It’s important to know what qualities to look for and what aspects of a roofing company are red flags indicating that you should not hire them. When you’re looking to add value to your commercial building by hiring an honest commercial roofing contractor, use this guide to make your decision a little easier.
What to Look for in a Roofing Company
When it’s time to hire a commercial roofing company, you should interview potential roofers in person. Seeing a proposal from different businesses will show you various roof installation methods, schedules and pricing options which will allow you to get a feel for their customer service approach. A reliable company would have knowledge on a past project and should be well informed on how to handle yours.
Finding a roofer that is located close to the property is a great idea. They will be more concerned about having a good reputation in your area which means they’ll do the job extra well. Ask them how many workers would be on the job, how much experience they have and ask to see their certificate of insurance. They should have worker’s compensation insurance and general liability. This is also the time for you to learn about the local laws on licensing of contractors.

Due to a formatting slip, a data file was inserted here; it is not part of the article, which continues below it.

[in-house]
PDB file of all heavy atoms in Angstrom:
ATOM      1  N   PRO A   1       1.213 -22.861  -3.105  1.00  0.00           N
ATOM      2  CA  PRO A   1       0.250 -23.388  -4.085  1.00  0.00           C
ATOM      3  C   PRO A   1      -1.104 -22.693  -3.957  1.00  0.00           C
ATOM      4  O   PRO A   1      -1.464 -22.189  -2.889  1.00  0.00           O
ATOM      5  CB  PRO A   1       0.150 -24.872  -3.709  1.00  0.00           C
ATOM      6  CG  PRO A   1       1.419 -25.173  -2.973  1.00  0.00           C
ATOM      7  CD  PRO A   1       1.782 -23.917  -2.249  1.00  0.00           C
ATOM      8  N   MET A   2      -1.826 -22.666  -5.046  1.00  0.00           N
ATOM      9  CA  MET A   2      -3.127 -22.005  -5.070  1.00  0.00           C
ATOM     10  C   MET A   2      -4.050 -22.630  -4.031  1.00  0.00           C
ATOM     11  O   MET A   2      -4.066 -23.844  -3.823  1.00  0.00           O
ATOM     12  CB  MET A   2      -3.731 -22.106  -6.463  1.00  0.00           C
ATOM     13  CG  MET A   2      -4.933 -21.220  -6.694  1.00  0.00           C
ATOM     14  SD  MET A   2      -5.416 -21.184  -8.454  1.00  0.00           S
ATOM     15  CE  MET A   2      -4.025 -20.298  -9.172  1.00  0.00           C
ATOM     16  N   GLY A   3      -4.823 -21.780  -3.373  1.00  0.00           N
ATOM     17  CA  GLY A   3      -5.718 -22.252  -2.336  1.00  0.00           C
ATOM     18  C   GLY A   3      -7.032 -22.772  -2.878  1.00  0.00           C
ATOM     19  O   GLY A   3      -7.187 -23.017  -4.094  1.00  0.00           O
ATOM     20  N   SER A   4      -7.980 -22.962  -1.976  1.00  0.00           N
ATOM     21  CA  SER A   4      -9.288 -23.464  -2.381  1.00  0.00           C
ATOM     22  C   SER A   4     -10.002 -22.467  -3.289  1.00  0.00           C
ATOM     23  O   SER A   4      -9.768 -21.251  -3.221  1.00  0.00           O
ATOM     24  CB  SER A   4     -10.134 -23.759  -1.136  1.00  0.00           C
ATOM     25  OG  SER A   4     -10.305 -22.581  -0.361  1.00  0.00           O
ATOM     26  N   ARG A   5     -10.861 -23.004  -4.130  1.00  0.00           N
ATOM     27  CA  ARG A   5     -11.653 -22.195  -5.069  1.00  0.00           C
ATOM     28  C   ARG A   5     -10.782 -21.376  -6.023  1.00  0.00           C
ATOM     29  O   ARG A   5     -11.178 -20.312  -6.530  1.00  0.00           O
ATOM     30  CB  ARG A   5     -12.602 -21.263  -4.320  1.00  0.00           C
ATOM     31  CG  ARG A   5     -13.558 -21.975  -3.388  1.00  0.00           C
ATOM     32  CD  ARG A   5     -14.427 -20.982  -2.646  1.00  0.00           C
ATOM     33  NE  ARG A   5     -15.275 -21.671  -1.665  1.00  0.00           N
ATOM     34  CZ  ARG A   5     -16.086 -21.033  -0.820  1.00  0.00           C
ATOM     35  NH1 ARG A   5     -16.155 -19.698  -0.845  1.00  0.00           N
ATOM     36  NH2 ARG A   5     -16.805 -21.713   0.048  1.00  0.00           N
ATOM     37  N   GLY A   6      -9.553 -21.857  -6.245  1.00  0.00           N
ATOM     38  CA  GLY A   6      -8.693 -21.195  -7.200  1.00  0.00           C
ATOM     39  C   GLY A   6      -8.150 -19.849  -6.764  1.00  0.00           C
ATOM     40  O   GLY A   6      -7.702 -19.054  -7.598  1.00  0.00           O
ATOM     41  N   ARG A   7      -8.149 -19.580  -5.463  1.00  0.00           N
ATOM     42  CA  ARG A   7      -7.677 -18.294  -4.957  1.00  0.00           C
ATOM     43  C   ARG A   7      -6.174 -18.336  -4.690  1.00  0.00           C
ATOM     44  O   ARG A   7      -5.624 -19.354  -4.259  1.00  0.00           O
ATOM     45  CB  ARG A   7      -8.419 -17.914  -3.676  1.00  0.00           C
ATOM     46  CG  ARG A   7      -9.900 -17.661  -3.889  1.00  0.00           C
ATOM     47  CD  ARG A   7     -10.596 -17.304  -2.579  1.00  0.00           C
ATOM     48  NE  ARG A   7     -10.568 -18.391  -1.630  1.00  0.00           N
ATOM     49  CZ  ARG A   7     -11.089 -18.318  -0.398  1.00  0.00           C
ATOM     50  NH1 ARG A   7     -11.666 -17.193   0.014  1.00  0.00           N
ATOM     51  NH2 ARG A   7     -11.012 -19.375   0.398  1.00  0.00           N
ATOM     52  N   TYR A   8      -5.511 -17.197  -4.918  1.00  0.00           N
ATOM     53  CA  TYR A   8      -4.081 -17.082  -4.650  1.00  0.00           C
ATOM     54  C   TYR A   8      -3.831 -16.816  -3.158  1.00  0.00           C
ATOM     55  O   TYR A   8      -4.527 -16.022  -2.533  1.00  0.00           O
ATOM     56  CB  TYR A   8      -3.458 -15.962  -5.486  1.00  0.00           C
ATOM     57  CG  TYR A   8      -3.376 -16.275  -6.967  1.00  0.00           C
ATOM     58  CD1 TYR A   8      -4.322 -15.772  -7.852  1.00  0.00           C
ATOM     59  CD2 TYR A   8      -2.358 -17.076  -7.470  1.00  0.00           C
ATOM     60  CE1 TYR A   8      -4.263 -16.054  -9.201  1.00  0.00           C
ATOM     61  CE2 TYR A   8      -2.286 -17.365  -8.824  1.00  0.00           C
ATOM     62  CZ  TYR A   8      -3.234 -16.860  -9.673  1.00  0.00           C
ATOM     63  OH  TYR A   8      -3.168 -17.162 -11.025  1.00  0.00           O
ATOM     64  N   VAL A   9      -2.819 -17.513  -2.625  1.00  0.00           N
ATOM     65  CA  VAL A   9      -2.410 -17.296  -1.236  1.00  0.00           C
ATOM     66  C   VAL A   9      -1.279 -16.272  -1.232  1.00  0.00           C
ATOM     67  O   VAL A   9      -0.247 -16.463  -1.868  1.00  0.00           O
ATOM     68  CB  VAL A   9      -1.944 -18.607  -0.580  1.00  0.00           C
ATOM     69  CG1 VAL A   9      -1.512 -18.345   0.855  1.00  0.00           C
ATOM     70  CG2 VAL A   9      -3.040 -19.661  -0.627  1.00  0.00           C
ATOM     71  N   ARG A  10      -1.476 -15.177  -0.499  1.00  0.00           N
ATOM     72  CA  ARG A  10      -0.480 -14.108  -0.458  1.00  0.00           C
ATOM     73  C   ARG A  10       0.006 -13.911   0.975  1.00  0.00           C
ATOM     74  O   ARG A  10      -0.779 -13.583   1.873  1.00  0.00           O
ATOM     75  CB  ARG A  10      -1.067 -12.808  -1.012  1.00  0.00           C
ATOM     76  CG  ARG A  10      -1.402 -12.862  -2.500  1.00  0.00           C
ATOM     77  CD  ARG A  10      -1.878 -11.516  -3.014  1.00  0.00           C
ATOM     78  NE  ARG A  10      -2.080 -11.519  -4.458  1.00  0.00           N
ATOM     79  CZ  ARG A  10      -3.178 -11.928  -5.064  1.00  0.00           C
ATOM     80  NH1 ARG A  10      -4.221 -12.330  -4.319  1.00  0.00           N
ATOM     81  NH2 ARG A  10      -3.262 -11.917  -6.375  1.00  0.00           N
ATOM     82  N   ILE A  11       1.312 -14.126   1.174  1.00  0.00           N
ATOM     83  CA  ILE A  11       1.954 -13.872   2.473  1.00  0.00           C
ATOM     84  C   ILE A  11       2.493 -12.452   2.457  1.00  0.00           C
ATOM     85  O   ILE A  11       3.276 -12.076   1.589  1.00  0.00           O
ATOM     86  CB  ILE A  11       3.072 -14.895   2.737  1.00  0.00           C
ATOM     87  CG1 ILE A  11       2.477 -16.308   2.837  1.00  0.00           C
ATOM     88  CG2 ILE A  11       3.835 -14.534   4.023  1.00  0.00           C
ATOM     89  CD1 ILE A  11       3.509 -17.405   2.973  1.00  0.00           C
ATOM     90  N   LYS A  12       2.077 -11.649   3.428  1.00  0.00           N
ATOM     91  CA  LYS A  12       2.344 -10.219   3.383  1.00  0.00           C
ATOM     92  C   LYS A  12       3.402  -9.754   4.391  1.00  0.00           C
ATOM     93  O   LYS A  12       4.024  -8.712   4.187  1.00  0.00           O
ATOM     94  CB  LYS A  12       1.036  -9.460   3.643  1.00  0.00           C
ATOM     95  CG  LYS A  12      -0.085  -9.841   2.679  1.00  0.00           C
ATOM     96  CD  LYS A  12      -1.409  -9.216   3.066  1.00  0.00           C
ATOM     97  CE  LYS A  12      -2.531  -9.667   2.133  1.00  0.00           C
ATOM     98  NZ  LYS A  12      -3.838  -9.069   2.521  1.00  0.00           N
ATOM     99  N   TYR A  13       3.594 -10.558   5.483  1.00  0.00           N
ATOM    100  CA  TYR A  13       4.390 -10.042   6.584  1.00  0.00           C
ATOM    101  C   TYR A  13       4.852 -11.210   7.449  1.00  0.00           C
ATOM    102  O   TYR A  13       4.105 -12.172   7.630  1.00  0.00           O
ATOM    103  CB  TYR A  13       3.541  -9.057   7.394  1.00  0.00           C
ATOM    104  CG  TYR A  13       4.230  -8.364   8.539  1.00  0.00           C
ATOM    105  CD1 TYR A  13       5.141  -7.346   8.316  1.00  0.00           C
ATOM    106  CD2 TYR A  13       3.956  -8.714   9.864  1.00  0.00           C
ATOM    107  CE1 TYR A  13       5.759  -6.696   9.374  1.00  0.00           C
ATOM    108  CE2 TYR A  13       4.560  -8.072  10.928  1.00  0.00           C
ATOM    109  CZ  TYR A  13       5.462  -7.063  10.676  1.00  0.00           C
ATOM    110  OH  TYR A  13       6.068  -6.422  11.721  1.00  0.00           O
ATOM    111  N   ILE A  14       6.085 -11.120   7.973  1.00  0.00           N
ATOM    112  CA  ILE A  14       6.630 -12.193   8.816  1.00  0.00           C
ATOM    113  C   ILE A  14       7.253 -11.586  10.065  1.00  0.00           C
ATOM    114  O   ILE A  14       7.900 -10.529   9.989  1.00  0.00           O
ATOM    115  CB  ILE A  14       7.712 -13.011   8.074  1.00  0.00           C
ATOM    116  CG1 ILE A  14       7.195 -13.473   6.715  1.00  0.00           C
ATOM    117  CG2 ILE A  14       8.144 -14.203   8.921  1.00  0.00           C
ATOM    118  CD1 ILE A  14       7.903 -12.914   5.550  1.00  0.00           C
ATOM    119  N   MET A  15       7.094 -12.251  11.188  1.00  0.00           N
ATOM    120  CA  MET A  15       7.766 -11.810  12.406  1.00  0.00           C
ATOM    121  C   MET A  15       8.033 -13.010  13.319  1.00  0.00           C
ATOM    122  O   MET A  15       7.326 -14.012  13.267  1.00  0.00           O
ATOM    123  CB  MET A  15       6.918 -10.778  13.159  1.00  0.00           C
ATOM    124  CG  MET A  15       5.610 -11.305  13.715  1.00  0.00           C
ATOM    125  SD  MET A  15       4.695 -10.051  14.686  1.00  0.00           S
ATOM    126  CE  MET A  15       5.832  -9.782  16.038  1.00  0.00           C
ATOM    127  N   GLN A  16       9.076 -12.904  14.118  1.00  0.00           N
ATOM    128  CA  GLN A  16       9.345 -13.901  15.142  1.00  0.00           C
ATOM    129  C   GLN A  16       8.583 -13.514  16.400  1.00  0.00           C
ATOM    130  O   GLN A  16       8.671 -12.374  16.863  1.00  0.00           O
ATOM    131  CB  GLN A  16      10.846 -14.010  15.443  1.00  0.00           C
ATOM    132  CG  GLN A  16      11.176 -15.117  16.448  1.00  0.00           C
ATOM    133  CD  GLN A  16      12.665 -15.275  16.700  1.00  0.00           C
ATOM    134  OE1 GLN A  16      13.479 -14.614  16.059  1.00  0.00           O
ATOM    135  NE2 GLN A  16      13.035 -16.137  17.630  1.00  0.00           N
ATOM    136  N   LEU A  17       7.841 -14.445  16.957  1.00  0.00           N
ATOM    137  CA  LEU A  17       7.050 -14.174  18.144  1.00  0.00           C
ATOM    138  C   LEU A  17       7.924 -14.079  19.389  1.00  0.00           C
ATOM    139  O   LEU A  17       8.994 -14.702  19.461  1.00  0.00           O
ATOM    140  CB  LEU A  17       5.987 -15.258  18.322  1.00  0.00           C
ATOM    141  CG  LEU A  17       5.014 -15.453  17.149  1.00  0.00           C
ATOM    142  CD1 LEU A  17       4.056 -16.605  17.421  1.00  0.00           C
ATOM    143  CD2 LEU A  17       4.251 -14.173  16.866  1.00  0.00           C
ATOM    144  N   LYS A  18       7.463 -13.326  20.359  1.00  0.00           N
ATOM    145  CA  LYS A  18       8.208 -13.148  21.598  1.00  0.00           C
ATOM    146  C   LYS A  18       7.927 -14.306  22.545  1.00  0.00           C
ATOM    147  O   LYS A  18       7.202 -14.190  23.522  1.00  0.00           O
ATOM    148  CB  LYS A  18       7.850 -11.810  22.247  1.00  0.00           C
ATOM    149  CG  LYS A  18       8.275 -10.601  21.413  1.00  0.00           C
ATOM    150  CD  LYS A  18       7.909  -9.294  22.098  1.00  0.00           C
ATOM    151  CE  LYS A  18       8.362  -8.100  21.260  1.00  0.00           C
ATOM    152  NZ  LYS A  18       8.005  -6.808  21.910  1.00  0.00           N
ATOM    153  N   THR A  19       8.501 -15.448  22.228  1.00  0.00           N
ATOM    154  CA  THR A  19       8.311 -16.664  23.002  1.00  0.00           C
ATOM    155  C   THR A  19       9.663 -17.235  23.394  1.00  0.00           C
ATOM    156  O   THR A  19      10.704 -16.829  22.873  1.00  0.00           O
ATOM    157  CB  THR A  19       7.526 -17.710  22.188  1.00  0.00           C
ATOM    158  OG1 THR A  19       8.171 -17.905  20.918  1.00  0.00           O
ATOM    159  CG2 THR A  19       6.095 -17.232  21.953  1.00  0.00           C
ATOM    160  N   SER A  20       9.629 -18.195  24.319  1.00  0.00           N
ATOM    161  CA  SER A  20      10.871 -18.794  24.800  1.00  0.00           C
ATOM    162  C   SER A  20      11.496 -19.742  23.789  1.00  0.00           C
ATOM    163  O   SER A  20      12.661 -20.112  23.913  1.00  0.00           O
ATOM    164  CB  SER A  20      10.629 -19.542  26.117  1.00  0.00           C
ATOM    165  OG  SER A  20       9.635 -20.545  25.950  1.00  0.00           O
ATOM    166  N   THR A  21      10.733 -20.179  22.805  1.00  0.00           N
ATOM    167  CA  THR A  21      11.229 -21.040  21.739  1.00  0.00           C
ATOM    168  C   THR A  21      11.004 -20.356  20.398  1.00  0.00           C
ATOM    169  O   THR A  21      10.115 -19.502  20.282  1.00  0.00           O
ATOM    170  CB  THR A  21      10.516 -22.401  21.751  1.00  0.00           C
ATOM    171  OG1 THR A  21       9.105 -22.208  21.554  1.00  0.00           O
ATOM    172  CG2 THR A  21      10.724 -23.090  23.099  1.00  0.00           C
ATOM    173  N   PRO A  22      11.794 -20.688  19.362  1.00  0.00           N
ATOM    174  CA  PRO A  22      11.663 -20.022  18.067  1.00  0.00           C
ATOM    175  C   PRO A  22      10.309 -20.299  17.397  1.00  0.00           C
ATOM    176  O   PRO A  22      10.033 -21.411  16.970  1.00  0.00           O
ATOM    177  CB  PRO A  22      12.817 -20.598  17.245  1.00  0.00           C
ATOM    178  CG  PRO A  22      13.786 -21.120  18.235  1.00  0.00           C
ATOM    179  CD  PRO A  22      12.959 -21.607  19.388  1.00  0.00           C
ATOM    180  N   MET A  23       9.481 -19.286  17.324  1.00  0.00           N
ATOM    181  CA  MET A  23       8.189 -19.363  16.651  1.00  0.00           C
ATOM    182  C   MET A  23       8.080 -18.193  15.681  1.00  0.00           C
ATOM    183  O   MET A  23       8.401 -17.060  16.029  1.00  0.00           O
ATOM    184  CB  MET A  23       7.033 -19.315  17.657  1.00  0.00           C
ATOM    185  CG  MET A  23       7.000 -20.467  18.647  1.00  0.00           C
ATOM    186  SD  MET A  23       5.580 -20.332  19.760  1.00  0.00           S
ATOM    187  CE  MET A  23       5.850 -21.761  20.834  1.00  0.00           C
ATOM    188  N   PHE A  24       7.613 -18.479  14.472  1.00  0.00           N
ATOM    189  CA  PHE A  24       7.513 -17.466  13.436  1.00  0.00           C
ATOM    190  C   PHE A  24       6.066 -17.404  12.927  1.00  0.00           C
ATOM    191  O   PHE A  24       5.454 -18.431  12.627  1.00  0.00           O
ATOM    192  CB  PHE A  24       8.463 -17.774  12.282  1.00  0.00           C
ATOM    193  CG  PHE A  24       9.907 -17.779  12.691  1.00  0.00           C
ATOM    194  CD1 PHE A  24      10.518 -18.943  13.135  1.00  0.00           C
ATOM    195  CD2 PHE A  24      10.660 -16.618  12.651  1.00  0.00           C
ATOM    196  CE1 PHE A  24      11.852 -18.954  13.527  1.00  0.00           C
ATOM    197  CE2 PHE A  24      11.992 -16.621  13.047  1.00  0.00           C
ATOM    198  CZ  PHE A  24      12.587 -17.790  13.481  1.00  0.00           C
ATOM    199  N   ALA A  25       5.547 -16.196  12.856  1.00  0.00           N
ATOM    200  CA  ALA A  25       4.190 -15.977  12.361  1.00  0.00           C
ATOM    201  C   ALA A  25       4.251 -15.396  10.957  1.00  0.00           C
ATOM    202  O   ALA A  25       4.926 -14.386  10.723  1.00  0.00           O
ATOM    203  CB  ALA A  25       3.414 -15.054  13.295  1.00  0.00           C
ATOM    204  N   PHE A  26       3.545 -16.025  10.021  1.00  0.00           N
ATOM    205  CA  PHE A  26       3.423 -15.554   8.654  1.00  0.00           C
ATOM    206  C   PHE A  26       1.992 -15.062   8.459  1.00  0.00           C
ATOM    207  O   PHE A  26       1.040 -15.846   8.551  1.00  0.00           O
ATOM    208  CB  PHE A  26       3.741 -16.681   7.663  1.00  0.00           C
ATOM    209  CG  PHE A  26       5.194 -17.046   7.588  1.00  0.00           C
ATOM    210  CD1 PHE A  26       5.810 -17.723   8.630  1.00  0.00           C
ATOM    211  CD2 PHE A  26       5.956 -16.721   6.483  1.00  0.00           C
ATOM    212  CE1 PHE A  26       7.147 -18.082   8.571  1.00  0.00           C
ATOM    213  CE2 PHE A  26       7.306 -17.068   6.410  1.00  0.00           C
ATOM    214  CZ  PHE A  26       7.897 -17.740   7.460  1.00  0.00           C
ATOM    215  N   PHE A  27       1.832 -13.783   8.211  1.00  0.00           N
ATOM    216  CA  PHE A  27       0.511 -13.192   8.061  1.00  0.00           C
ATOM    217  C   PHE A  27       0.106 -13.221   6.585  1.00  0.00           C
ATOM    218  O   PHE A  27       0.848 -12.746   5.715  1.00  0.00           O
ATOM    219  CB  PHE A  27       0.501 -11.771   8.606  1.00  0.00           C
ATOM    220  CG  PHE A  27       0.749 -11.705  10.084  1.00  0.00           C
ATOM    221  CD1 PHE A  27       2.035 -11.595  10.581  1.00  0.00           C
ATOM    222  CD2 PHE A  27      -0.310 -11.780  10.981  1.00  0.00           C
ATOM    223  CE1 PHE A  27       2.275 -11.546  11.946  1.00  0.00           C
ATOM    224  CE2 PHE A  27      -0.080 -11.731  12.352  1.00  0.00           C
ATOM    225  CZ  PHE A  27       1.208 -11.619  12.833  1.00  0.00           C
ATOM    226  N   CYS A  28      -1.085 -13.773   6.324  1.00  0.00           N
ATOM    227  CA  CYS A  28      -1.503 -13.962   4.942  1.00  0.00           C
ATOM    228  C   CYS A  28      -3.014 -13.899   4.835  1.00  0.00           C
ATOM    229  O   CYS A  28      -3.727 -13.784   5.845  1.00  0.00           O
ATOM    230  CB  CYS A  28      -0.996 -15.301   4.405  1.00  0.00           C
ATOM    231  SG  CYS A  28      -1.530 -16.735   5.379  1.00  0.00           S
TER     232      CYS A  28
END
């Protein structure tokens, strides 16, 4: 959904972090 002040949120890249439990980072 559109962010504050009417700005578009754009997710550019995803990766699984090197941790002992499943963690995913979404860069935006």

Ask a potential roofer for references. If they’ve been in business for a long time, they are more likely to have previous customers that are willing to give them a good word for doing a great job. When you speak to references, find out if they were satisfied with the work and if the roofer stood behind its warranty. Then check the Better Business Bureau to see if they’ve had any serious complaints.
Signs that a Roofing Company is Unethical
Beware of companies that offer a cheap bid to install your roof. You’ll end up getting what you pay for and have long-term issues with your roof that cost more in repairs than it would have to do it right the first time. Avoid a company that is out of the area or that come door-to-door to ask as a salesman. A referral or local company with a good reputation is a much safer choice.
A company that asks for money upfront is a bad sign. You should be in control and you shouldn’t have to pay until a final walk-through is completed, other than a deposit or non-refundable product.